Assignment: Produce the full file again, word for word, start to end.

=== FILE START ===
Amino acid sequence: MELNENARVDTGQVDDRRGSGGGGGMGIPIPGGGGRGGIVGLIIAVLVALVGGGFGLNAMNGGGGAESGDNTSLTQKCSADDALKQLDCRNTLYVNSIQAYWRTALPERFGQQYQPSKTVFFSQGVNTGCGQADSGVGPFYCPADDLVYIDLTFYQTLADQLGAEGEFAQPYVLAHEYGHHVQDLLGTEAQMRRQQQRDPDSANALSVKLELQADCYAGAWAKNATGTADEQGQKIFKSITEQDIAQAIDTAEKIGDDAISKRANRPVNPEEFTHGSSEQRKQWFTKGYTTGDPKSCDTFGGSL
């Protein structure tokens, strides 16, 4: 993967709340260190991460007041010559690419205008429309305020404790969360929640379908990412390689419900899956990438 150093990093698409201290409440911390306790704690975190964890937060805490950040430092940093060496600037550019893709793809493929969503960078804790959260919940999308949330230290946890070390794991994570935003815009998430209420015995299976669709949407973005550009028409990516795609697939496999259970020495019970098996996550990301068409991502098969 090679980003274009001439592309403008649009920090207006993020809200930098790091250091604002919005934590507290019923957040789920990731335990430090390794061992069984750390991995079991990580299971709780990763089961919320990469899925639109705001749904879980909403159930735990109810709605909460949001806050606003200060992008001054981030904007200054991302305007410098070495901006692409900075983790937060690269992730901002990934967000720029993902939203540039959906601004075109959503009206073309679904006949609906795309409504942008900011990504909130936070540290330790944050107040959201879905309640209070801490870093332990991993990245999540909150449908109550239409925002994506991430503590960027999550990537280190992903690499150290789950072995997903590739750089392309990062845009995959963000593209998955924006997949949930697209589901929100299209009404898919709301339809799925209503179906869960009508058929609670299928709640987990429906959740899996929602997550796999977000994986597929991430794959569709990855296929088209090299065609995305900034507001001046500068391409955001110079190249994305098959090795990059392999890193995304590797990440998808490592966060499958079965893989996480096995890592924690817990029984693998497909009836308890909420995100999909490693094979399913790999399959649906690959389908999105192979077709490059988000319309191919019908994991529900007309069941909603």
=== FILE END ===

Amino acid sequence: MELNENARVDTGQVDDRRGSGGGGGMGIPIPGGGGRGGIVGLIIAVLVALVGGGFGLNAMNGGGGAESGDNTSLTQKCSADDALKQLDCRNTLYVNSIQAYWRTALPERFGQQYQPSKTVFFSQGVNTGCGQADSGVGPFYCPADDLVYIDLTFYQTLADQLGAEGEFAQPYVLAHEYGHHVQDLLGTEAQMRRQQQRDPDSANALSVKLELQADCYAGAWAKNATGTADEQGQKIFKSITEQDIAQAIDTAEKIGDDAISKRANRPVNPEEFTHGSSEQRKQWFTKGYTTGDPKSCDTFGGSL
């Protein structure tokens, strides 16, 4: 993967709340260190991460007041010559690419205008429309305020404790969360929640379908990412390689419900899956990438 150093990093698409201290409440911390306790704690975190964890937060805490950040430092940093060496600037550019893709793809493929969503960078804790959260919940999308949330230290946890070390794991994570935003815009998430209420015995299976669709949407973005550009028409990516795609697939496999259970020495019970098996996550990301068409991502098969 090679980003274009001439592309403008649009920090207006993020809200930098790091250091604002919005934590507290019923957040789920990731335990430090390794061992069984750390991995079991990580299971709780990763089961919320990469899925639109705001749904879980909403159930735990109810709605909460949001806050606003200060992008001054981030904007200054991302305007410098070495901006692409900075983790937060690269992730901002990934967000720029993902939203540039959906601004075109959503009206073309679904006949609906795309409504942008900011990504909130936070540290330790944050107040959201879905309640209070801490870093332990991993990245999540909150449908109550239409925002994506991430503590960027999550990537280190992903690499150290789950072995997903590739750089392309990062845009995959963000593209998955924006997949949930697209589901929100299209009404898919709301339809799925209503179906869960009508058929609670299928709640987990429906959740899996929602997550796999977000994986597929991430794959569709990855296929088209090299065609995305900034507001001046500068391409955001110079190249994305098959090795990059392999890193995304590797990440998808490592966060499958079965893989996480096995890592924690817990029984693998497909009836308890909420995100999909490693094979399913790999399959649906690959389908999105192979077709490059988000319309191919019908994991529900007309069941909603």